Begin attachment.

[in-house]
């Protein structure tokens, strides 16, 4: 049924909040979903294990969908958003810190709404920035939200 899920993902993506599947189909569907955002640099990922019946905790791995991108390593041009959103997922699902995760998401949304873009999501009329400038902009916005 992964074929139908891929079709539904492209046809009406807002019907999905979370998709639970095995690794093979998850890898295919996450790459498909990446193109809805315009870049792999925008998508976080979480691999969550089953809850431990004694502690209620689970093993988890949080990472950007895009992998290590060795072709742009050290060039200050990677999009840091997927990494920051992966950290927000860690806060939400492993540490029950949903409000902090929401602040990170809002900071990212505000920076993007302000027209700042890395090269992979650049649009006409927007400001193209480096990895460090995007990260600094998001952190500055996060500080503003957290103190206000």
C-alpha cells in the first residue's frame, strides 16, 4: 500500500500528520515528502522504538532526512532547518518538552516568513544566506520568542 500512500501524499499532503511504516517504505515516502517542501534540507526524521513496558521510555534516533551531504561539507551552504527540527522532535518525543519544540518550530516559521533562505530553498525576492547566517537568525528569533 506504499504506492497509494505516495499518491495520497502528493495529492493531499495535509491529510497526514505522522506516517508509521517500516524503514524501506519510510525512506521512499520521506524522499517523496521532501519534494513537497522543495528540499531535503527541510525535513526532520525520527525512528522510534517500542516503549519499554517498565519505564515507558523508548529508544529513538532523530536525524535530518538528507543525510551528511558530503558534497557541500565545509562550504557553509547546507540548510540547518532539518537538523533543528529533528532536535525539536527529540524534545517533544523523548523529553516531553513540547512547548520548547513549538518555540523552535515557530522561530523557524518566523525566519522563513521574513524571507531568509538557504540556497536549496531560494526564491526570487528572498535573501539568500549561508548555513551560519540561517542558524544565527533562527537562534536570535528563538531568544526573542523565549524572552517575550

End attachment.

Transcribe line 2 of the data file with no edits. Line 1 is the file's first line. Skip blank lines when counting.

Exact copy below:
């Protein structure tokens, strides 16, 4: 049924909040979903294990969908958003810190709404920035939200 899920993902993506599947189909569907955002640099990922019946905790791995991108390593041009959103997922699902995760998401949304873009999501009329400038902009916005 992964074929139908891929079709539904492209046809009406807002019907999905979370998709639970095995690794093979998850890898295919996450790459498909990446193109809805315009870049792999925008998508976080979480691999969550089953809850431990004694502690209620689970093993988890949080990472950007895009992998290590060795072709742009050290060039200050990677999009840091997927990494920051992966950290927000860690806060939400492993540490029950949903409000902090929401602040990170809002900071990212505000920076993007302000027209700042890395090269992979650049649009006409927007400001193209480096990895460090995007990260600094998001952190500055996060500080503003957290103190206000």